Inmates learn some ways to control their anger

September 30, 1994|By Kate Shatzkin | Kate Shatzkin,Sun Staff Writer

The signs are there: Sweating brow, racing pulse, fists pounding on the table. Angry, pointed words reverberating off the graffiti-covered walls like dangerous weapons.

This is "anger control" class for some of the most troublesome inmates at the Baltimore City Detention Center. But Shelton Alexander is practically out of control, if you go by the signals that he and seven other prisoners in the jail's segregation unit are being taught to recognize.

Using role-playing exercises, discussion questions and videotapes depicting confrontations, social workers at the former City Jail are trying to calm the tempers of accused murderers, robbers and drug dealers in just six hourlong sessions.

The goal is to reduce violence among the jail's 3,000 inmates -- the stabbings, fistfights and beatings that can flare up from an askance look, a long wait for chow, or a dispute over whose turn it is to use the phone.

Mr. Alexander is one of those who has done time before. He said he had been in the jail before on a robbery charge and spent 10 years in the Maryland Penitentiary. He was awaiting trial on a drug-possession charge when he attended the anger-control class.

To Mr. Alexander, jail conditions themselves are enough to make anybody angry. He had been confined to a cell 23 hours a day since he had words with a correctional officer over having to sleep on a hard floor.

He said the administrators who think the anger program is a good idea -- yet crowd prisoners into gymnasiums and dayrooms, allow cacophony all night long, and provide child-size meals -- are the ones who need it most.

"They put you right on the edge," he shouted in the 20- by 30-foot room that inmates are normally allowed to use for "recreation."

"It's not like we're asking for a hacksaw blade to get out. We ain't got no anger problems. Anger ain't got nothing to do with it."

Social worker Harry Conyers, one of the program instructors, listened to this tirade with a skittish smile. He interrupted Mr. Alexander from time to time to make sure of one thing: "You know not to hit the messenger, right?"

Working in part from an American Correctional Association program called "Cage Your Rage," Baltimore officials began the training several months ago with their most troublesome prisoners, those on L-section. Two other groups have started since then -- one for juveniles charged with adult crimes and one for women prisoners -- with an eye to expanding to other sections of the jail.

LaMont W. Flanagan, Maryland's commissioner of pretrial detention and services, said inmates frequently injure each other in the jail, though he did not have statistics.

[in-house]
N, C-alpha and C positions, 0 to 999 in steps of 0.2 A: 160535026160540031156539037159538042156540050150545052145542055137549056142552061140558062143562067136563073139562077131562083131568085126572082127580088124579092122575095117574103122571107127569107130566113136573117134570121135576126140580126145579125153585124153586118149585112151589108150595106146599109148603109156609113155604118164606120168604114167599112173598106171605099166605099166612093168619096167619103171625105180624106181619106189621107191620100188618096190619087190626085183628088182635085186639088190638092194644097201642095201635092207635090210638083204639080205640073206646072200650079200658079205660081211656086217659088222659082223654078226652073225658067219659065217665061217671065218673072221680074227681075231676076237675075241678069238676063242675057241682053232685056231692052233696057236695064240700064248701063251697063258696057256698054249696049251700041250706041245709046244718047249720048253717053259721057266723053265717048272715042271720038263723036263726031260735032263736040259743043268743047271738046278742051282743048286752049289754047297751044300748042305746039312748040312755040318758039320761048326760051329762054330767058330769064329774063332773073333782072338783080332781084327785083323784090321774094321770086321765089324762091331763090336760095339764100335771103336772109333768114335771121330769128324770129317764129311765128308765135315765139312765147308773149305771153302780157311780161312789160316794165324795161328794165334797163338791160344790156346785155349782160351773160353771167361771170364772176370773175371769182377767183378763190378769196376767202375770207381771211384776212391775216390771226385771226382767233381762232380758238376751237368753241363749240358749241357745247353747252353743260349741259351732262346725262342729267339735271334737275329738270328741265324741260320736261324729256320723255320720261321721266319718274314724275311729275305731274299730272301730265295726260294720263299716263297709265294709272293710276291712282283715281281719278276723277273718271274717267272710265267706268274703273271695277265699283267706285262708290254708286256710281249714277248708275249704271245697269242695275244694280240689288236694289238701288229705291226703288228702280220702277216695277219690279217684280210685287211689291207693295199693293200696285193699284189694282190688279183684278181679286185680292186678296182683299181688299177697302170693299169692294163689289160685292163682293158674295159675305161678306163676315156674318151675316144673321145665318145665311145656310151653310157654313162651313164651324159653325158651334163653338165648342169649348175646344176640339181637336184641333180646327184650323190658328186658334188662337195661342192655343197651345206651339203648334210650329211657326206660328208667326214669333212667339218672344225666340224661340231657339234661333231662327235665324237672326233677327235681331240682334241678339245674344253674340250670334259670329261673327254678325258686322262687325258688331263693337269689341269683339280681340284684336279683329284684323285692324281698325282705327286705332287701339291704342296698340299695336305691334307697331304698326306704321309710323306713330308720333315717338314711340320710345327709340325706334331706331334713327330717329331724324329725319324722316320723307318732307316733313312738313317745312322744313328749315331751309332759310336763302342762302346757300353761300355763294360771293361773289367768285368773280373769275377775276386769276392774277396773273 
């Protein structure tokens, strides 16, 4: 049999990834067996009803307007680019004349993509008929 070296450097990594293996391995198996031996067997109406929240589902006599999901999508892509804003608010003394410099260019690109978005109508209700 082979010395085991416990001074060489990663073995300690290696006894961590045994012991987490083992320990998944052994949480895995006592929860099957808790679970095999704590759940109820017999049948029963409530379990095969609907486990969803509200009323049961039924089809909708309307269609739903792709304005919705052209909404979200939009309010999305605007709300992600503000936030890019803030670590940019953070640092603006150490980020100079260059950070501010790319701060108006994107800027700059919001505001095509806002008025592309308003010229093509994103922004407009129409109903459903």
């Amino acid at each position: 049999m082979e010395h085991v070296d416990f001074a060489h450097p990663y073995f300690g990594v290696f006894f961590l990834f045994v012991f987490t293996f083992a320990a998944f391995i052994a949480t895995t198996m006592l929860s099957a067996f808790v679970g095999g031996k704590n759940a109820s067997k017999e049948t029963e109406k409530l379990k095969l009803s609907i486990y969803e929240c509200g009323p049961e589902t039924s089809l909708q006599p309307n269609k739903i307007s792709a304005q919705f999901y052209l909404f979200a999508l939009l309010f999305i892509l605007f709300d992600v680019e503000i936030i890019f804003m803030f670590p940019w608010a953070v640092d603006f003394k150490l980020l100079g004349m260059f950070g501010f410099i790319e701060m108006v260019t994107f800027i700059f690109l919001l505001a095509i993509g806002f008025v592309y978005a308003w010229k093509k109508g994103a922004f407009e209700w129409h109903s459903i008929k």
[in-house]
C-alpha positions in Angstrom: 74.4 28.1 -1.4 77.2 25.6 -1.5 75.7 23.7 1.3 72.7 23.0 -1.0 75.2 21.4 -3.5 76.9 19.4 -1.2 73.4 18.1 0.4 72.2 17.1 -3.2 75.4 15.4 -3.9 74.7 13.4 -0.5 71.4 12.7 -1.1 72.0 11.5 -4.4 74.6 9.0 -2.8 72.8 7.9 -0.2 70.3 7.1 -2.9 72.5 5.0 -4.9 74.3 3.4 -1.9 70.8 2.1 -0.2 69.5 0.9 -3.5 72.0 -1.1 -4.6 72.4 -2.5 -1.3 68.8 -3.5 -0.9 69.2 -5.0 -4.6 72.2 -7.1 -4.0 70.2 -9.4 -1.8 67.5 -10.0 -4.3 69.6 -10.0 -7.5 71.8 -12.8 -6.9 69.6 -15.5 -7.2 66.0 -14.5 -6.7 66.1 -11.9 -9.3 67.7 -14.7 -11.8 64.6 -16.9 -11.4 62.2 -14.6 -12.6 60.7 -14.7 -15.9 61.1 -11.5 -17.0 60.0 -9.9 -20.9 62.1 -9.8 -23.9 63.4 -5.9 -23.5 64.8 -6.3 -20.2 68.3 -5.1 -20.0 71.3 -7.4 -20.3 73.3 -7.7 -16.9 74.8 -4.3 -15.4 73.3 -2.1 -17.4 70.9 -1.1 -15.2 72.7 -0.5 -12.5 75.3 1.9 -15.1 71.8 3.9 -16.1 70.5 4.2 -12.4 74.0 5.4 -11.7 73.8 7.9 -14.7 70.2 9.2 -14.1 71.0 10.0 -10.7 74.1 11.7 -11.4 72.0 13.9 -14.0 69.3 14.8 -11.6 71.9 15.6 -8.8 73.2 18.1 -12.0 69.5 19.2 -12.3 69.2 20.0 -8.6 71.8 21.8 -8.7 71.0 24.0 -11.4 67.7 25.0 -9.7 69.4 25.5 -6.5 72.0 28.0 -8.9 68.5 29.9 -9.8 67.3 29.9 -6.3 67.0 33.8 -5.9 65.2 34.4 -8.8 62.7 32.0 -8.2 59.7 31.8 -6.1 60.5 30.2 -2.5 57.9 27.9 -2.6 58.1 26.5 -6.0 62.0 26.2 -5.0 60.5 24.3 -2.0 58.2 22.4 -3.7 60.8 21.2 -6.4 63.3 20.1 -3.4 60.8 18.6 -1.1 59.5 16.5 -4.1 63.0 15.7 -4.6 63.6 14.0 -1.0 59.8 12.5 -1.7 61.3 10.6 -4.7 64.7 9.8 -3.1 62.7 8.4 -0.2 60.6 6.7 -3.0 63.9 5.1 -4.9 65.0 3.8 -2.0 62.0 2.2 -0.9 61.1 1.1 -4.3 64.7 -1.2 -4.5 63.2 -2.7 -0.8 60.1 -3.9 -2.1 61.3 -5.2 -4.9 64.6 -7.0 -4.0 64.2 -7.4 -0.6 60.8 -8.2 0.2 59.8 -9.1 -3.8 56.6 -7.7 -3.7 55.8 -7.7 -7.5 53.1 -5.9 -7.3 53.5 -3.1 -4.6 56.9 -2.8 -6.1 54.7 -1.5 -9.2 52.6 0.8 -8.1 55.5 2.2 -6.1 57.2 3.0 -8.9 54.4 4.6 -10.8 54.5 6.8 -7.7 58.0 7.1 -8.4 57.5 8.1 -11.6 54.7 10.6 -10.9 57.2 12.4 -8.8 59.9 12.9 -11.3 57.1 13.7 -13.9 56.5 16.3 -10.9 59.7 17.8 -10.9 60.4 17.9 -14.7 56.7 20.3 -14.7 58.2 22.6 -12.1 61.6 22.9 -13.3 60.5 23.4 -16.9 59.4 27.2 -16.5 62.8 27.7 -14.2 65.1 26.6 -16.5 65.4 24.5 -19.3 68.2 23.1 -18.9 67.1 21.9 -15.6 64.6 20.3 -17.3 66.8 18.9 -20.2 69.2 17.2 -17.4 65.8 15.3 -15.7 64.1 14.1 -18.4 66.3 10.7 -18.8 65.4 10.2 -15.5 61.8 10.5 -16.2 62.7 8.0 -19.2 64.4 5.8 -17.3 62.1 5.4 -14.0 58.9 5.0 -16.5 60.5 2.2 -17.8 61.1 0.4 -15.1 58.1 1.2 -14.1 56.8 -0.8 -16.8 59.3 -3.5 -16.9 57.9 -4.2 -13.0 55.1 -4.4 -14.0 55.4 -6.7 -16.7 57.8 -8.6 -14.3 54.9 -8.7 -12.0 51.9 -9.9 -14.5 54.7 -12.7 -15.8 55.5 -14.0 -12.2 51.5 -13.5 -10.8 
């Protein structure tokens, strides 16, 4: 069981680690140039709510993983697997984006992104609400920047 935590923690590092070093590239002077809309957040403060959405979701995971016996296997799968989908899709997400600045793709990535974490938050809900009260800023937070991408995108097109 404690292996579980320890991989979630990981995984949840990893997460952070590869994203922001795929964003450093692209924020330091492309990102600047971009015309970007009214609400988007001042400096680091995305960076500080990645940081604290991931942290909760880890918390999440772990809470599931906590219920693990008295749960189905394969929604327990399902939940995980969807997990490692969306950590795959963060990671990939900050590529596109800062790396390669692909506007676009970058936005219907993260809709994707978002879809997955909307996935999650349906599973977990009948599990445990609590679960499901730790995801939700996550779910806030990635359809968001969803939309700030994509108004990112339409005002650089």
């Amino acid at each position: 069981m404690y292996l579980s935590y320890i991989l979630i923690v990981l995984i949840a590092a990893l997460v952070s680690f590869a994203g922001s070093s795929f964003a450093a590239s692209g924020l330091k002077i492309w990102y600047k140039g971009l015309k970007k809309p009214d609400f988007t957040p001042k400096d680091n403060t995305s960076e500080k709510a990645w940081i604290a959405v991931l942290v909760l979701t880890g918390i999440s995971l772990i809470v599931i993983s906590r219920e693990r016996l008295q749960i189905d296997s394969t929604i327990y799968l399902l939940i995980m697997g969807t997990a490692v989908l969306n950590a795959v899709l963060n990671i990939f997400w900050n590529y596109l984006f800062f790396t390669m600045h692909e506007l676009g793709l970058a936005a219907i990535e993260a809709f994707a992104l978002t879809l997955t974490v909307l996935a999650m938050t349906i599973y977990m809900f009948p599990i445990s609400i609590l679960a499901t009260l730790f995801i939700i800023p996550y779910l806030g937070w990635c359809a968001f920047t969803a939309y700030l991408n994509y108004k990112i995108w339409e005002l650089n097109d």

"A lot of these guys don't know anything between mellow and explosive," said James B. Jacobs, a professor at the New York University School of Law who has done research on prison and jail culture. "It's sort of ironic to take people with these weak personal controls and put them in this frustrating environment."

Between 300 and 400 institutions across the country have purchased materials for the anger-control program, which was developed by a prison psychologist in Canada, said Linda Munday, assistant director of marketing for the American Correctional Association's publications division. The course revolves around questions that explore the origins of angry feelings. For example, inmates are asked to recall whether there was a consistently angry person in the home where they grew up, consider how controlling anger might make their lives different, and to recall how they and their friends were punished as children.

But the association has no information on whether the classes reduce violence in institutions or help prisoners avoid crime, Ms. Munday said.

Mr. Alexander's outpouring came after what had been a quiet hour of reviewing how to keep angry feelings from surging into violence.

"Most things you can deal with right away. Express yourself and move on," said social worker and instructor Sandora Cathcart.

The segregation inmates watched a videotape of a dramatized encounter in which a prisoner, enraged because he thought officials were hiding a long-awaited letter from his wife, dumped out a box of mail. A calm-voiced narrator told the inmates watching to look for the signs that the actor was angry: raised voice, clenched fists, bouncing on the balls of his feet.

Instead, they smirked and noted that the prisoner wasn't hit or kicked by the inmate he clashed with, or manhandled by the correctional officer who eventually ordered him back to his cell.

Prisoner Eddie Clinton, 28, looked down at a work sheet crowded with a torrent of words, all in capital letters -- his answers to a question about what makes him want to lash out.

"Somebody calls me ugly -- that burns me up," he said. "Then I say: Check this out. He ain't even on my level."

Some prisoners said afterward that the program was helping. Those who complete the course get a certificate of achievement, but no extra privileges in the jail.

"I have a slight attitude problem," admitted Zandy Moore, 34, who was awaiting trial on a first-degree murder charge. "Sure, it helps to get a lot off my chest."

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